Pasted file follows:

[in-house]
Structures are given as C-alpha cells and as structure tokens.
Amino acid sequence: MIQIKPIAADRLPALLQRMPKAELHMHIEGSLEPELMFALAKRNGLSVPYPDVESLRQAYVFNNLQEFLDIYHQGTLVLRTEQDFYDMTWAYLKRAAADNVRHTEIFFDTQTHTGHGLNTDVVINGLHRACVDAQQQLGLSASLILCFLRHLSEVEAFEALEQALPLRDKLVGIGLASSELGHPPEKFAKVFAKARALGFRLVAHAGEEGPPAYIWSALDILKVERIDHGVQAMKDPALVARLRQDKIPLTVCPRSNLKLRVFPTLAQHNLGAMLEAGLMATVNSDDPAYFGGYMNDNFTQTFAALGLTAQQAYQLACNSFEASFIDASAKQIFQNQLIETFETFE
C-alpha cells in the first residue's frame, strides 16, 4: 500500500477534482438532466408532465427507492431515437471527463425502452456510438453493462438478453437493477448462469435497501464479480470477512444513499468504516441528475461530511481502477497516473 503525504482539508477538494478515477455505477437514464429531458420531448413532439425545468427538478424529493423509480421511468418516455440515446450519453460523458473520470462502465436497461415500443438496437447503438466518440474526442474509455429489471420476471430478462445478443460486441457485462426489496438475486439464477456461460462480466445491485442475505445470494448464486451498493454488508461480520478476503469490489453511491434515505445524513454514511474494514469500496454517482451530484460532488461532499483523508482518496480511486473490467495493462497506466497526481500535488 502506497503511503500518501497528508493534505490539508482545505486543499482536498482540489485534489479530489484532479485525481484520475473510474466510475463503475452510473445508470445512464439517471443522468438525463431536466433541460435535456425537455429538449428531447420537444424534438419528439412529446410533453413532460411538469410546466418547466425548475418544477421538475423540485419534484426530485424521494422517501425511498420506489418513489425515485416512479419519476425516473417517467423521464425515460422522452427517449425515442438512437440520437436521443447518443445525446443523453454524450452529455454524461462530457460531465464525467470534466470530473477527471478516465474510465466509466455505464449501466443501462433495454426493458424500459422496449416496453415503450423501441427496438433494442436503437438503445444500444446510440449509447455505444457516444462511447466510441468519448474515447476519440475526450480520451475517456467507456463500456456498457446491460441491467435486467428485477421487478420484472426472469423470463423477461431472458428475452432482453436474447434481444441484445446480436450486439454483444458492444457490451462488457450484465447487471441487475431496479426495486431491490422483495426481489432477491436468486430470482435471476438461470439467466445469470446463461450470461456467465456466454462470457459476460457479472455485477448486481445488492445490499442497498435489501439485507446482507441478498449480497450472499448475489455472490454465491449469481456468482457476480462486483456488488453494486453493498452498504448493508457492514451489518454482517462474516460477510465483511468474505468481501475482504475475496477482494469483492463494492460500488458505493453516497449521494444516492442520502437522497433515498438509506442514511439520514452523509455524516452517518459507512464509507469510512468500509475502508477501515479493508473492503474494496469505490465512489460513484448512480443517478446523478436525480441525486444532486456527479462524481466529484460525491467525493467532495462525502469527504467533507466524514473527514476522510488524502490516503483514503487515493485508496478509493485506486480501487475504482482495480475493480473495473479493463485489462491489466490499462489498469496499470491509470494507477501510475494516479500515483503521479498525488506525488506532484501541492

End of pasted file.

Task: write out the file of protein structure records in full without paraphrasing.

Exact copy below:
[in-house]
Structures are given as C-alpha cells and as structure tokens.
Amino acid sequence: MIQIKPIAADRLPALLQRMPKAELHMHIEGSLEPELMFALAKRNGLSVPYPDVESLRQAYVFNNLQEFLDIYHQGTLVLRTEQDFYDMTWAYLKRAAADNVRHTEIFFDTQTHTGHGLNTDVVINGLHRACVDAQQQLGLSASLILCFLRHLSEVEAFEALEQALPLRDKLVGIGLASSELGHPPEKFAKVFAKARALGFRLVAHAGEEGPPAYIWSALDILKVERIDHGVQAMKDPALVARLRQDKIPLTVCPRSNLKLRVFPTLAQHNLGAMLEAGLMATVNSDDPAYFGGYMNDNFTQTFAALGLTAQQAYQLACNSFEASFIDASAKQIFQNQLIETFETFE
C-alpha cells in the first residue's frame, strides 16, 4: 500500500477534482438532466408532465427507492431515437471527463425502452456510438453493462438478453437493477448462469435497501464479480470477512444513499468504516441528475461530511481502477497516473 503525504482539508477538494478515477455505477437514464429531458420531448413532439425545468427538478424529493423509480421511468418516455440515446450519453460523458473520470462502465436497461415500443438496437447503438466518440474526442474509455429489471420476471430478462445478443460486441457485462426489496438475486439464477456461460462480466445491485442475505445470494448464486451498493454488508461480520478476503469490489453511491434515505445524513454514511474494514469500496454517482451530484460532488461532499483523508482518496480511486473490467495493462497506466497526481500535488 502506497503511503500518501497528508493534505490539508482545505486543499482536498482540489485534489479530489484532479485525481484520475473510474466510475463503475452510473445508470445512464439517471443522468438525463431536466433541460435535456425537455429538449428531447420537444424534438419528439412529446410533453413532460411538469410546466418547466425548475418544477421538475423540485419534484426530485424521494422517501425511498420506489418513489425515485416512479419519476425516473417517467423521464425515460422522452427517449425515442438512437440520437436521443447518443445525446443523453454524450452529455454524461462530457460531465464525467470534466470530473477527471478516465474510465466509466455505464449501466443501462433495454426493458424500459422496449416496453415503450423501441427496438433494442436503437438503445444500444446510440449509447455505444457516444462511447466510441468519448474515447476519440475526450480520451475517456467507456463500456456498457446491460441491467435486467428485477421487478420484472426472469423470463423477461431472458428475452432482453436474447434481444441484445446480436450486439454483444458492444457490451462488457450484465447487471441487475431496479426495486431491490422483495426481489432477491436468486430470482435471476438461470439467466445469470446463461450470461456467465456466454462470457459476460457479472455485477448486481445488492445490499442497498435489501439485507446482507441478498449480497450472499448475489455472490454465491449469481456468482457476480462486483456488488453494486453493498452498504448493508457492514451489518454482517462474516460477510465483511468474505468481501475482504475475496477482494469483492463494492460500488458505493453516497449521494444516492442520502437522497433515498438509506442514511439520514452523509455524516452517518459507512464509507469510512468500509475502508477501515479493508473492503474494496469505490465512489460513484448512480443517478446523478436525480441525486444532486456527479462524481466529484460525491467525493467532495462525502469527504467533507466524514473527514476522510488524502490516503483514503487515493485508496478509493485506486480501487475504482482495480475493480473495473479493463485489462491489466490499462489498469496499470491509470494507477501510475494516479500515483503521479498525488506525488506532484501541492